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Washington Journal of Law, Technology & Arts

Abstract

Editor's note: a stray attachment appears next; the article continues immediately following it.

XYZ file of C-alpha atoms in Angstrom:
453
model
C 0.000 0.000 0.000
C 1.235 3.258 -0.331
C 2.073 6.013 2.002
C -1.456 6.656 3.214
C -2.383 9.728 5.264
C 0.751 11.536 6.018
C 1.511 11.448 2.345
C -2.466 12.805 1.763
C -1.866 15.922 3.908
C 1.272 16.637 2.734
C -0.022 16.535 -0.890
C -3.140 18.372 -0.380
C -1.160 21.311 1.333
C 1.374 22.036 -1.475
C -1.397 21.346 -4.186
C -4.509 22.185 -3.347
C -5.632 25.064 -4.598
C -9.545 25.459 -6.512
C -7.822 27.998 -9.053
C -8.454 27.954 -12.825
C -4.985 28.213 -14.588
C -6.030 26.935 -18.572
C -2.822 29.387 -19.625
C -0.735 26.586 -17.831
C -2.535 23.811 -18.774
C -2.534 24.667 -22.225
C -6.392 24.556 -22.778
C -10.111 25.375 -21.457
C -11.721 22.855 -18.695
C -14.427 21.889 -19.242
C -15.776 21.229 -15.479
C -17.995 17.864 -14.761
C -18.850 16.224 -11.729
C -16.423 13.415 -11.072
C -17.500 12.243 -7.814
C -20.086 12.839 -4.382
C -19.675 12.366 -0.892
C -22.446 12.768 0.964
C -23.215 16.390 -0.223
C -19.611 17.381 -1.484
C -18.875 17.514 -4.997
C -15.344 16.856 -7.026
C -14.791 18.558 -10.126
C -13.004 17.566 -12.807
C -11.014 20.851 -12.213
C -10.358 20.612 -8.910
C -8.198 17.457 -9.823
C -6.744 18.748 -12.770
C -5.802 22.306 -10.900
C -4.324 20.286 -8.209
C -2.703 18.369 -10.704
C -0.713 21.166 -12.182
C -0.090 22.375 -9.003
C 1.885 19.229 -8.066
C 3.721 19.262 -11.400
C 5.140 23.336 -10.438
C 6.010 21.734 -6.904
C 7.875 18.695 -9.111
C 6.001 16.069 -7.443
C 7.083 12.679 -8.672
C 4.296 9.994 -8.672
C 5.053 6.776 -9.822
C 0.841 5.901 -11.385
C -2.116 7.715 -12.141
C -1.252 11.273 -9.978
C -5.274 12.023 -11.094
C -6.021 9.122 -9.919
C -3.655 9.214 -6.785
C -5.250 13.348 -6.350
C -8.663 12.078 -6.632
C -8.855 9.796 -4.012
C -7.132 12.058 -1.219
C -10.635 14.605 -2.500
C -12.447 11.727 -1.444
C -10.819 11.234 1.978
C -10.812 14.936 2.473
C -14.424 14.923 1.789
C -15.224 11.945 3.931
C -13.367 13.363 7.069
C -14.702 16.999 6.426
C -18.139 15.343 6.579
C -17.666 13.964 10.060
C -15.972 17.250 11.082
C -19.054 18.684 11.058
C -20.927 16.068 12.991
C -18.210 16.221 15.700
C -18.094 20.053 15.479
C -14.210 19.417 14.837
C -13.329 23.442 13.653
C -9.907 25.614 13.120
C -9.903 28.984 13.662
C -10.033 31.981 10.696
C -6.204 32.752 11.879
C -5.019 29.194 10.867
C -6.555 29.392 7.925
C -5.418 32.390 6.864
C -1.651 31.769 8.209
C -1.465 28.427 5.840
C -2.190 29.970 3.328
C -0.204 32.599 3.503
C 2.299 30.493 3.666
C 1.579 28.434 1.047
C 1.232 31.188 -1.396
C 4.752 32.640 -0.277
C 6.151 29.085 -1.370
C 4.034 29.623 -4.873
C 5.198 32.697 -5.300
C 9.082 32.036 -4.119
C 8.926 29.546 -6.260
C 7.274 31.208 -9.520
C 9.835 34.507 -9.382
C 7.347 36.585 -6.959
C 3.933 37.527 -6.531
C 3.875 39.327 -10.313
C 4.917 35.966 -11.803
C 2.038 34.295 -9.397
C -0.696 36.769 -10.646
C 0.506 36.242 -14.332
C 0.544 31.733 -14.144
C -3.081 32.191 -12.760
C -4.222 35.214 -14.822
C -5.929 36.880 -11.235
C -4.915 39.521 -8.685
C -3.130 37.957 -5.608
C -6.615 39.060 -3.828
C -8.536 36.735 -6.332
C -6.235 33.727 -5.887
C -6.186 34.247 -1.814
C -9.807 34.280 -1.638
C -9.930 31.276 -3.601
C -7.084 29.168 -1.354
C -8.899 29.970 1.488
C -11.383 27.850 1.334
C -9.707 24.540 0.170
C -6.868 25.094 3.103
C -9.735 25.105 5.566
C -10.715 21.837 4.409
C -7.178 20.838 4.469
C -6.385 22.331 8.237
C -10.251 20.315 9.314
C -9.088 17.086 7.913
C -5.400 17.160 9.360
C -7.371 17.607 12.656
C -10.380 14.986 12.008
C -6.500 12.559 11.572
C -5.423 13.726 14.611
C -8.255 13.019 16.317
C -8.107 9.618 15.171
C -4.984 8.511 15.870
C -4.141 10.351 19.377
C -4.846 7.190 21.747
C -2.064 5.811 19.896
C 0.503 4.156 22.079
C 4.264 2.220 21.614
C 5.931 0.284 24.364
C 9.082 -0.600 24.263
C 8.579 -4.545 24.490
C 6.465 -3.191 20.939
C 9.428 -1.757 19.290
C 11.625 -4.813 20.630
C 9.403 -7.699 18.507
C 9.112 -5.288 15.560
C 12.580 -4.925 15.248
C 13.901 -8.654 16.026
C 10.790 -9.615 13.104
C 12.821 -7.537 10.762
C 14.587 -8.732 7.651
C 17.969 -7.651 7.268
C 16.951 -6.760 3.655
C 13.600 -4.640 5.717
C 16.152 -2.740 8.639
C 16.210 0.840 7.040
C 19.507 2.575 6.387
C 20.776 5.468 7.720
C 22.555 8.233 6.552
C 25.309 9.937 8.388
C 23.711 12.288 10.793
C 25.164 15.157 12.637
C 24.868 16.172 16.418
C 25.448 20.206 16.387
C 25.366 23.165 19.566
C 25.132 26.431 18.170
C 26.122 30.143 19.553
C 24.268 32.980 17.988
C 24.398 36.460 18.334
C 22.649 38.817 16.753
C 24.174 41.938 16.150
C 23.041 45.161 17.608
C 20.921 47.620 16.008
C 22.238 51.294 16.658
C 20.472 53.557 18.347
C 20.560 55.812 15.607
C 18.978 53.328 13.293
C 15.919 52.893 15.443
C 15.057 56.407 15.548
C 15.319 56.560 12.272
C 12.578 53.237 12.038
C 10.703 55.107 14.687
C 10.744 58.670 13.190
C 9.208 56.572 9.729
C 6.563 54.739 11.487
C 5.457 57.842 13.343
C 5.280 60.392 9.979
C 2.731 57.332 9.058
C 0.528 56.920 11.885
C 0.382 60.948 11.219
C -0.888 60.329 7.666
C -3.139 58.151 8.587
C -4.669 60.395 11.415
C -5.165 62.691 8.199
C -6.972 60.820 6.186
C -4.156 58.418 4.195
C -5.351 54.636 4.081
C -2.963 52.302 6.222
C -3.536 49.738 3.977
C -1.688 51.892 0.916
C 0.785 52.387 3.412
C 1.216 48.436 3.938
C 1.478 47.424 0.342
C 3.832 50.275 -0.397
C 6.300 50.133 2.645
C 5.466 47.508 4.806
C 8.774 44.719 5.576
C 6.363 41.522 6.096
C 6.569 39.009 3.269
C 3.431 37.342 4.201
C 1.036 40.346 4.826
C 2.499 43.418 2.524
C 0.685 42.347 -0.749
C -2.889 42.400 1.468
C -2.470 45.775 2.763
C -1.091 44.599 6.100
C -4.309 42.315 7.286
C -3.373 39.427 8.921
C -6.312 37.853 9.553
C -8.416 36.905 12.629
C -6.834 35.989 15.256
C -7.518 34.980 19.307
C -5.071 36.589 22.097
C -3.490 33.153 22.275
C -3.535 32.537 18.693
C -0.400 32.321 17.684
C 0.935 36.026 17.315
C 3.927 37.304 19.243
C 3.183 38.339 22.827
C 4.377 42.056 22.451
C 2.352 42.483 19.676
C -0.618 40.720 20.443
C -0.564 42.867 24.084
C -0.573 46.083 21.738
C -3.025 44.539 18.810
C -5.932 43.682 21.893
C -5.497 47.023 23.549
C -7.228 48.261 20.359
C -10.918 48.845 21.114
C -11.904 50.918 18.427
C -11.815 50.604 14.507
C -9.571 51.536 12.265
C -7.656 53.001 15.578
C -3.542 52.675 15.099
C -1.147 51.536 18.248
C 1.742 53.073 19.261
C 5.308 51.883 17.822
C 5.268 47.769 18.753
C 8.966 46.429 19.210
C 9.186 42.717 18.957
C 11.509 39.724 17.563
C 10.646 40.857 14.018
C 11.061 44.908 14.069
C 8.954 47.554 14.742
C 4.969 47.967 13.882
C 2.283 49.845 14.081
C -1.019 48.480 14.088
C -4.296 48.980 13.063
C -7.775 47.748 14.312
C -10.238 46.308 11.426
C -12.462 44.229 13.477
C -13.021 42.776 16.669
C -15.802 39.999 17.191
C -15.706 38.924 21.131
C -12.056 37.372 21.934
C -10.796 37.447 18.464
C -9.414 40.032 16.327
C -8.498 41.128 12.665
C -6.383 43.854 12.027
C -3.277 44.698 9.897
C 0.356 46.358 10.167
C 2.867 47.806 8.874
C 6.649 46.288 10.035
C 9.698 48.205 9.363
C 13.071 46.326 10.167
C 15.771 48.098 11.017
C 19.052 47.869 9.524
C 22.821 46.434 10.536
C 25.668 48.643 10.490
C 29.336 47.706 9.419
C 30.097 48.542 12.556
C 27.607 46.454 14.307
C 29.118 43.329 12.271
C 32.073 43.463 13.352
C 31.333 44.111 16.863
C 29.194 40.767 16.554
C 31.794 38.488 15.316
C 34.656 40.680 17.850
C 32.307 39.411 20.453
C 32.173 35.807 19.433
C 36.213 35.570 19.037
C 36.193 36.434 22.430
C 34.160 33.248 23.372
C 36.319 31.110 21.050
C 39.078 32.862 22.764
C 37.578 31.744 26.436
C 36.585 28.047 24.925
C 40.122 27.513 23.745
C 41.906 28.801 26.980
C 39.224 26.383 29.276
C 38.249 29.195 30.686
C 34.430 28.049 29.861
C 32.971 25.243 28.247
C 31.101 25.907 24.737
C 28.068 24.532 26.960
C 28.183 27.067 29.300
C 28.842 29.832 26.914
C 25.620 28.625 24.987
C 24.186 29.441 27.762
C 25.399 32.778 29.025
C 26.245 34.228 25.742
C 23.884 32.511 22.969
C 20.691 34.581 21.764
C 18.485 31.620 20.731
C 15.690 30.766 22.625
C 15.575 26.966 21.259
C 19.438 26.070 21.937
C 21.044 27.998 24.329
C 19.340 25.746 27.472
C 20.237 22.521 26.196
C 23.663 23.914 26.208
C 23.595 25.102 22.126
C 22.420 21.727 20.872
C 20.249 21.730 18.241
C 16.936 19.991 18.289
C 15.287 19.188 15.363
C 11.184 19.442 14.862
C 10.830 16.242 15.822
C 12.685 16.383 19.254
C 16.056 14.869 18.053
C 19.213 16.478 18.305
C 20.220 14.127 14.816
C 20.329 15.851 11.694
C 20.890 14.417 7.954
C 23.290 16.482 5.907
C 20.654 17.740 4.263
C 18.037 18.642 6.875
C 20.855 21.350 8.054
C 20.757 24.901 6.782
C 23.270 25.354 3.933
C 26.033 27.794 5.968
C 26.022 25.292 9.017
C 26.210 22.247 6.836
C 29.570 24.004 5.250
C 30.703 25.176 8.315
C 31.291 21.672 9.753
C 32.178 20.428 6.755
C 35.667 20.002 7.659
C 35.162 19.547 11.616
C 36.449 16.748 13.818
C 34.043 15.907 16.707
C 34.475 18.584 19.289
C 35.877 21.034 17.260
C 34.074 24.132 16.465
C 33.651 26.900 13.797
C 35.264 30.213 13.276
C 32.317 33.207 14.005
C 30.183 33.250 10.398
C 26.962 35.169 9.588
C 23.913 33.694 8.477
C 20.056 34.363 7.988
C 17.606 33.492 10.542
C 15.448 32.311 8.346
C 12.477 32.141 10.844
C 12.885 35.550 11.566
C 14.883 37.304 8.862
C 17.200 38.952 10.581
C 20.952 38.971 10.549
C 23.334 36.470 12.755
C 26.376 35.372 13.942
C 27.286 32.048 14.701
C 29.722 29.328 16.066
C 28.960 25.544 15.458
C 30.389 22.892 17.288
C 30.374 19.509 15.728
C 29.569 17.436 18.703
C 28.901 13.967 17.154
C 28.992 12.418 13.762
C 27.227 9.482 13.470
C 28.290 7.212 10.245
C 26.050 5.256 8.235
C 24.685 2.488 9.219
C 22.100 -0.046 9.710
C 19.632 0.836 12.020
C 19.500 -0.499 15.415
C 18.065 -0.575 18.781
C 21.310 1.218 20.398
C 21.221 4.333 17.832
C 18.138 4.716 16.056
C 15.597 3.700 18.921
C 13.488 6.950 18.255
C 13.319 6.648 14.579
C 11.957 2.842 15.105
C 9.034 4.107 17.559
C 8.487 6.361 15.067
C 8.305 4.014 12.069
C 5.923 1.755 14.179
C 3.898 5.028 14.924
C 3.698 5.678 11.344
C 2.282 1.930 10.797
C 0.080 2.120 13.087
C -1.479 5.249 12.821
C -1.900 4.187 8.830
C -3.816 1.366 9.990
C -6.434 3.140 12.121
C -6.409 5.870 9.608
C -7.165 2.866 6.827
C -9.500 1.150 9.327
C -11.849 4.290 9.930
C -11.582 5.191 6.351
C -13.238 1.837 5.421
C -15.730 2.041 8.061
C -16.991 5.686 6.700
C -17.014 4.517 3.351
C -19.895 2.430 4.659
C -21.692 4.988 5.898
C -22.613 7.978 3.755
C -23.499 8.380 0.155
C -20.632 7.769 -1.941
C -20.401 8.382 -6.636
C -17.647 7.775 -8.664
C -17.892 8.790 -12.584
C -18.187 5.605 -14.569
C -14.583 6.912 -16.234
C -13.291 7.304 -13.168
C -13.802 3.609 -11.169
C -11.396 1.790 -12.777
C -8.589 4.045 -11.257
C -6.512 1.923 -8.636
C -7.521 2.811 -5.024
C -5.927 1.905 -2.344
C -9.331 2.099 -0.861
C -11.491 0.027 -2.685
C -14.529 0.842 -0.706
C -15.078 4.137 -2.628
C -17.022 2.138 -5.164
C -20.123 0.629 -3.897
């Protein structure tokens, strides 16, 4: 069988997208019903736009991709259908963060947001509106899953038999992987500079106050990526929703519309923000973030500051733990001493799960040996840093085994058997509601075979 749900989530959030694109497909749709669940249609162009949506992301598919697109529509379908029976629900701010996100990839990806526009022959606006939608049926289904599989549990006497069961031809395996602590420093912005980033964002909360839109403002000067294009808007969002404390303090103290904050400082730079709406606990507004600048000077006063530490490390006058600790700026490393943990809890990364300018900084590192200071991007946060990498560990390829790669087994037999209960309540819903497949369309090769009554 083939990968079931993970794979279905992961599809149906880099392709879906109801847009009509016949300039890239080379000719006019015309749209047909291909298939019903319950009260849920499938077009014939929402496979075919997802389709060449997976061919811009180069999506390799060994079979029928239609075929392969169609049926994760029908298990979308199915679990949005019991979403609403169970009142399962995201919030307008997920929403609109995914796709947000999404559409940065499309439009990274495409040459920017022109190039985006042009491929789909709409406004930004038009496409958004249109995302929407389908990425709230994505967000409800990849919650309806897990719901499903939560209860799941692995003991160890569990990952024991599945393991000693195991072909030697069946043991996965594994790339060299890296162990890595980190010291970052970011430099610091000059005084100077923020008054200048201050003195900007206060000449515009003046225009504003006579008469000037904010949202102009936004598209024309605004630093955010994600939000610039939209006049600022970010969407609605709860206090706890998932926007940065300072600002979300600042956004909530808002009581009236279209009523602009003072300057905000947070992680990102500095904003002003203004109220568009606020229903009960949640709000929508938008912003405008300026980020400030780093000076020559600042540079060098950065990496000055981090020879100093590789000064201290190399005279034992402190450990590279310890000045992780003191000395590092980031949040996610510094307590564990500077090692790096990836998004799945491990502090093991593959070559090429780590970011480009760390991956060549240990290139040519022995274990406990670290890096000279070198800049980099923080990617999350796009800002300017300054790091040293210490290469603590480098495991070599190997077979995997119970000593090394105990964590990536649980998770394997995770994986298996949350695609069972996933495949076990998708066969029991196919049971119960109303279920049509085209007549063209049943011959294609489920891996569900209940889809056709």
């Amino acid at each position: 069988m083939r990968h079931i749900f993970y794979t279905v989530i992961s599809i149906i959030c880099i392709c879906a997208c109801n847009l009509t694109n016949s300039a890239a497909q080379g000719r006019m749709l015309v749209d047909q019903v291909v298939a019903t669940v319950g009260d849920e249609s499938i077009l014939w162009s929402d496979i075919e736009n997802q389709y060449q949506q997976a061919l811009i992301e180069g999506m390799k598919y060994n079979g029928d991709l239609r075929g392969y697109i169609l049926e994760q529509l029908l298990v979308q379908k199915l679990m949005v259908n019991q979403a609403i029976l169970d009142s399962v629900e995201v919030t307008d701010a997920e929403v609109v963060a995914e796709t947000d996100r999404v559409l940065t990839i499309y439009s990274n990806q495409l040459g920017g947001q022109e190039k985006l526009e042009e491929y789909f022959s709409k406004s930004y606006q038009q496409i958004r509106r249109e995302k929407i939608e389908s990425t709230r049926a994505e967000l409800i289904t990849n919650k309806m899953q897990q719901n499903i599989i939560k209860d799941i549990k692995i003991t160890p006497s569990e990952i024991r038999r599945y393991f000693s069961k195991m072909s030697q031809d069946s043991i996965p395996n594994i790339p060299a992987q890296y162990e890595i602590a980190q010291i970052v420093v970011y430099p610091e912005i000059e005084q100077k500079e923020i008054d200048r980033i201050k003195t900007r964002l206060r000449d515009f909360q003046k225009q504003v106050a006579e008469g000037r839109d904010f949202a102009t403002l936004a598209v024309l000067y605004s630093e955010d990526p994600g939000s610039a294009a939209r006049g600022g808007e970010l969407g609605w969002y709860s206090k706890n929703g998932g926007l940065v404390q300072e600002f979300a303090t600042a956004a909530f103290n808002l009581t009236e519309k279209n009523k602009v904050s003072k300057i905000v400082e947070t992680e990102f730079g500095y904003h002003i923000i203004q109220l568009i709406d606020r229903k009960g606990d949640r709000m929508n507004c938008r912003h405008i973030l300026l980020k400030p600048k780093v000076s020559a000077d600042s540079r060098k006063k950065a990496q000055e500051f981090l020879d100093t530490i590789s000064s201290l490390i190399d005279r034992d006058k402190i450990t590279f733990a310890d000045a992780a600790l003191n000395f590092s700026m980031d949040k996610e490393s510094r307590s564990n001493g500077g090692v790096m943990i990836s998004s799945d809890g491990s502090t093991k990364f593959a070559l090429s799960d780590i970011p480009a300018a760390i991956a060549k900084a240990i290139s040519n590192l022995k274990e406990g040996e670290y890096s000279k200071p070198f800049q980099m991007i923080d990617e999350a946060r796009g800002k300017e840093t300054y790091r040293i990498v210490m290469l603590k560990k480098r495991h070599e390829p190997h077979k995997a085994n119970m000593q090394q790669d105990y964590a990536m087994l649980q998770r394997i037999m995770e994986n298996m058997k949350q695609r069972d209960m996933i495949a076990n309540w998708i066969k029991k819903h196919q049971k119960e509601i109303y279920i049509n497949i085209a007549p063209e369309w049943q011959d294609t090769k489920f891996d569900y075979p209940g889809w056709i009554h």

In United States v. Wright, issued June 2013, the Sixth Circuit cited a supposed consensus among circuit courts that Internet bans are per se unreasonably broad sentences in electronic child pornography possession and distribution cases. This Article demonstrates that the Sixth Circuit’s claim of a consensus is mistaken. While some circuit courts of appeal have limited judicial sentencing discretion when it comes to imposing Internet bans, many more have not imposed this limit. Despite this lack of consensus, in cases where such bans are challenged, most courts make their decisions partly based on either the Internet’s pervasive importance in modern society or its capacity for rapid change. Though the claim of a consensus is incorrect, pointing to the Internet’s unique qualities, especially its pervasive importance, remains a compelling argument.

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